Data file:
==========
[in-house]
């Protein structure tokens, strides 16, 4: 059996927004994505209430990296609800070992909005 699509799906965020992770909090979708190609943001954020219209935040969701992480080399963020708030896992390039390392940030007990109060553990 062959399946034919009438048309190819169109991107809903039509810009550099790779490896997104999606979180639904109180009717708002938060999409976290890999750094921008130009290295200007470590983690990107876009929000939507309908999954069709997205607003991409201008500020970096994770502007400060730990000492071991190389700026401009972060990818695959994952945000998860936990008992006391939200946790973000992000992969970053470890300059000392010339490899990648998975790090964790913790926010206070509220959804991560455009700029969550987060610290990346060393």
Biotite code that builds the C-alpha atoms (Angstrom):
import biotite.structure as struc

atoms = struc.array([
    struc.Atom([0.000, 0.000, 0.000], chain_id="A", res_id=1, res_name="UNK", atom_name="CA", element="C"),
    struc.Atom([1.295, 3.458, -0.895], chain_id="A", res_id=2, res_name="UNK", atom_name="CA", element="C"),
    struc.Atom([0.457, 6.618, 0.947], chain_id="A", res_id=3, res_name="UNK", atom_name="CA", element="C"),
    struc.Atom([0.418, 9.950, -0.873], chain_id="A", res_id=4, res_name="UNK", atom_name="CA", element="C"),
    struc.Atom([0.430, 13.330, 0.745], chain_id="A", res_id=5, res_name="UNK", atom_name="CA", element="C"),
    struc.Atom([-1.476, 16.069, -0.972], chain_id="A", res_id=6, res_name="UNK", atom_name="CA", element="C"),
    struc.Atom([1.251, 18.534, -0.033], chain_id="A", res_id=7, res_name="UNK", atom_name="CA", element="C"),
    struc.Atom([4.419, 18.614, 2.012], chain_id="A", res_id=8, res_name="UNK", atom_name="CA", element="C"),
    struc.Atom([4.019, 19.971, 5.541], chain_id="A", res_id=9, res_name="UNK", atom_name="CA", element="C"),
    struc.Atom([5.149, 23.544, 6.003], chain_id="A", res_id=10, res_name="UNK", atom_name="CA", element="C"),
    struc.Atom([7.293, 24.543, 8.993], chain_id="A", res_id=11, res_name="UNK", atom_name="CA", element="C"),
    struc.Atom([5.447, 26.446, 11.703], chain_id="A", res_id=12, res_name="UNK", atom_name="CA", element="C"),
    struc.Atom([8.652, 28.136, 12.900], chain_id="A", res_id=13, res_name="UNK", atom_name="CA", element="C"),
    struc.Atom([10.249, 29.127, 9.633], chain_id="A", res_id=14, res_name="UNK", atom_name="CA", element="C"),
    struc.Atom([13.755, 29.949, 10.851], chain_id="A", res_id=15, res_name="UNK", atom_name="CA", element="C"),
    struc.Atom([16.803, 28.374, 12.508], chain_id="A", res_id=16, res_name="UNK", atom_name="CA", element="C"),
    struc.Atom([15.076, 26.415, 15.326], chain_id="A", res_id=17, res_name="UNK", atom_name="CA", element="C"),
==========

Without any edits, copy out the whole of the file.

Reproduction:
[in-house]
């Protein structure tokens, strides 16, 4: 059996927004994505209430990296609800070992909005 699509799906965020992770909090979708190609943001954020219209935040969701992480080399963020708030896992390039390392940030007990109060553990 062959399946034919009438048309190819169109991107809903039509810009550099790779490896997104999606979180639904109180009717708002938060999409976290890999750094921008130009290295200007470590983690990107876009929000939507309908999954069709997205607003991409201008500020970096994770502007400060730990000492071991190389700026401009972060990818695959994952945000998860936990008992006391939200946790973000992000992969970053470890300059000392010339490899990648998975790090964790913790926010206070509220959804991560455009700029969550987060610290990346060393």
Biotite code that builds the C-alpha atoms (Angstrom):
import biotite.structure as struc

atoms = struc.array([
    struc.Atom([0.000, 0.000, 0.000], chain_id="A", res_id=1, res_name="UNK", atom_name="CA", element="C"),
    struc.Atom([1.295, 3.458, -0.895], chain_id="A", res_id=2, res_name="UNK", atom_name="CA", element="C"),
    struc.Atom([0.457, 6.618, 0.947], chain_id="A", res_id=3, res_name="UNK", atom_name="CA", element="C"),
    struc.Atom([0.418, 9.950, -0.873], chain_id="A", res_id=4, res_name="UNK", atom_name="CA", element="C"),
    struc.Atom([0.430, 13.330, 0.745], chain_id="A", res_id=5, res_name="UNK", atom_name="CA", element="C"),
    struc.Atom([-1.476, 16.069, -0.972], chain_id="A", res_id=6, res_name="UNK", atom_name="CA", element="C"),
    struc.Atom([1.251, 18.534, -0.033], chain_id="A", res_id=7, res_name="UNK", atom_name="CA", element="C"),
    struc.Atom([4.419, 18.614, 2.012], chain_id="A", res_id=8, res_name="UNK", atom_name="CA", element="C"),
    struc.Atom([4.019, 19.971, 5.541], chain_id="A", res_id=9, res_name="UNK", atom_name="CA", element="C"),
    struc.Atom([5.149, 23.544, 6.003], chain_id="A", res_id=10, res_name="UNK", atom_name="CA", element="C"),
    struc.Atom([7.293, 24.543, 8.993], chain_id="A", res_id=11, res_name="UNK", atom_name="CA", element="C"),
    struc.Atom([5.447, 26.446, 11.703], chain_id="A", res_id=12, res_name="UNK", atom_name="CA", element="C"),
    struc.Atom([8.652, 28.136, 12.900], chain_id="A", res_id=13, res_name="UNK", atom_name="CA", element="C"),
    struc.Atom([10.249, 29.127, 9.633], chain_id="A", res_id=14, res_name="UNK", atom_name="CA", element="C"),
    struc.Atom([13.755, 29.949, 10.851], chain_id="A", res_id=15, res_name="UNK", atom_name="CA", element="C"),
    struc.Atom([16.803, 28.374, 12.508], chain_id="A", res_id=16, res_name="UNK", atom_name="CA", element="C"),
    struc.Atom([15.076, 26.415, 15.326], chain_id="A", res_id=17, res_name="UNK", atom_name="CA", element="C"),